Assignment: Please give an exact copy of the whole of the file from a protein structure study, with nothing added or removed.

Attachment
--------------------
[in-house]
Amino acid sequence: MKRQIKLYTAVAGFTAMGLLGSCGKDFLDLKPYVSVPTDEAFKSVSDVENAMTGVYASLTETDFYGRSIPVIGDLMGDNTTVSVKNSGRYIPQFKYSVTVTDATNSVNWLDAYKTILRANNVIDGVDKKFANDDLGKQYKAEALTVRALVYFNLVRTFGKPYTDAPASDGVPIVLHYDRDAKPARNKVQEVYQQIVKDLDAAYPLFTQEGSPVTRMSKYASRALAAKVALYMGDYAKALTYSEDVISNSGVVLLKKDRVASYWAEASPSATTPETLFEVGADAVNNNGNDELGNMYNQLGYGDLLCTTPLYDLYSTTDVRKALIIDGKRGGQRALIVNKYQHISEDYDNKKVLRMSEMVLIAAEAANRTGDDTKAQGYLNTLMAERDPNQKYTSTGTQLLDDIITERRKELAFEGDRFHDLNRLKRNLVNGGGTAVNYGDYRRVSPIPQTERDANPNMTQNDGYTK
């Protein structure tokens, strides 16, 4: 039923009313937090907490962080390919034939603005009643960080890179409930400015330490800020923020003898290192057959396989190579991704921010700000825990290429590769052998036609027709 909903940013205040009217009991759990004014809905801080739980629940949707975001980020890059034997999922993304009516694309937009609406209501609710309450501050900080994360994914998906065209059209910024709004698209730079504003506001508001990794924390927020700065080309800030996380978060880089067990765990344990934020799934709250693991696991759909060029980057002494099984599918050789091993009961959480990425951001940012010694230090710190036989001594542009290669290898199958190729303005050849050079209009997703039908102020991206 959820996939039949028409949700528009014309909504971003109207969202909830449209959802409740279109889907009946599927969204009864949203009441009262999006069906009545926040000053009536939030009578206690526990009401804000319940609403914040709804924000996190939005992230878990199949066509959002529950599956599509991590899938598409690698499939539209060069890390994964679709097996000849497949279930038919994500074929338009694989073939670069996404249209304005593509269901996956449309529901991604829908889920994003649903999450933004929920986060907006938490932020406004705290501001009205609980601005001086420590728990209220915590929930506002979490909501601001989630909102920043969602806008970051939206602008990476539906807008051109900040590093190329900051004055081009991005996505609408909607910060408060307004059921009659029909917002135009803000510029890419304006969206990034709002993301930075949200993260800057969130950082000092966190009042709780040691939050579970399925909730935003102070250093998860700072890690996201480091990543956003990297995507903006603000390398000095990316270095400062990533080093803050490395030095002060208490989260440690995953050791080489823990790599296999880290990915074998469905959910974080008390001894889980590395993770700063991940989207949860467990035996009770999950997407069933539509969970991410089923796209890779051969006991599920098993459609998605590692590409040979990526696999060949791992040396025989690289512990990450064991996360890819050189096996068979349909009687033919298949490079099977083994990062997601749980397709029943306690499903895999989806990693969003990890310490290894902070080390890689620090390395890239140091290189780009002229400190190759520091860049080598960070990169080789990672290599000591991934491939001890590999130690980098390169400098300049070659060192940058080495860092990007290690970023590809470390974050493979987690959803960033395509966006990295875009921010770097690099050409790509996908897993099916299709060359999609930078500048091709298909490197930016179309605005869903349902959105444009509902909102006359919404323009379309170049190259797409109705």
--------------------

[in-house]
Amino acid sequence: MKRQIKLYTAVAGFTAMGLLGSCGKDFLDLKPYVSVPTDEAFKSVSDVENAMTGVYASLTETDFYGRSIPVIGDLMGDNTTVSVKNSGRYIPQFKYSVTVTDATNSVNWLDAYKTILRANNVIDGVDKKFANDDLGKQYKAEALTVRALVYFNLVRTFGKPYTDAPASDGVPIVLHYDRDAKPARNKVQEVYQQIVKDLDAAYPLFTQEGSPVTRMSKYASRALAAKVALYMGDYAKALTYSEDVISNSGVVLLKKDRVASYWAEASPSATTPETLFEVGADAVNNNGNDELGNMYNQLGYGDLLCTTPLYDLYSTTDVRKALIIDGKRGGQRALIVNKYQHISEDYDNKKVLRMSEMVLIAAEAANRTGDDTKAQGYLNTLMAERDPNQKYTSTGTQLLDDIITERRKELAFEGDRFHDLNRLKRNLVNGGGTAVNYGDYRRVSPIPQTERDANPNMTQNDGYTK
């Protein structure tokens, strides 16, 4: 039923009313937090907490962080390919034939603005009643960080890179409930400015330490800020923020003898290192057959396989190579991704921010700000825990290429590769052998036609027709 909903940013205040009217009991759990004014809905801080739980629940949707975001980020890059034997999922993304009516694309937009609406209501609710309450501050900080994360994914998906065209059209910024709004698209730079504003506001508001990794924390927020700065080309800030996380978060880089067990765990344990934020799934709250693991696991759909060029980057002494099984599918050789091993009961959480990425951001940012010694230090710190036989001594542009290669290898199958190729303005050849050079209009997703039908102020991206 959820996939039949028409949700528009014309909504971003109207969202909830449209959802409740279109889907009946599927969204009864949203009441009262999006069906009545926040000053009536939030009578206690526990009401804000319940609403914040709804924000996190939005992230878990199949066509959002529950599956599509991590899938598409690698499939539209060069890390994964679709097996000849497949279930038919994500074929338009694989073939670069996404249209304005593509269901996956449309529901991604829908889920994003649903999450933004929920986060907006938490932020406004705290501001009205609980601005001086420590728990209220915590929930506002979490909501601001989630909102920043969602806008970051939206602008990476539906807008051109900040590093190329900051004055081009991005996505609408909607910060408060307004059921009659029909917002135009803000510029890419304006969206990034709002993301930075949200993260800057969130950082000092966190009042709780040691939050579970399925909730935003102070250093998860700072890690996201480091990543956003990297995507903006603000390398000095990316270095400062990533080093803050490395030095002060208490989260440690995953050791080489823990790599296999880290990915074998469905959910974080008390001894889980590395993770700063991940989207949860467990035996009770999950997407069933539509969970991410089923796209890779051969006991599920098993459609998605590692590409040979990526696999060949791992040396025989690289512990990450064991996360890819050189096996068979349909009687033919298949490079099977083994990062997601749980397709029943306690499903895999989806990693969003990890310490290894902070080390890689620090390395890239140091290189780009002229400190190759520091860049080598960070990169080789990672290599000591991934491939001890590999130690980098390169400098300049070659060192940058080495860092990007290690970023590809470390974050493979987690959803960033395509966006990295875009921010770097690099050409790509996908897993099916299709060359999609930078500048091709298909490197930016179309605005869903349902959105444009509902909102006359919404323009379309170049190259797409109705």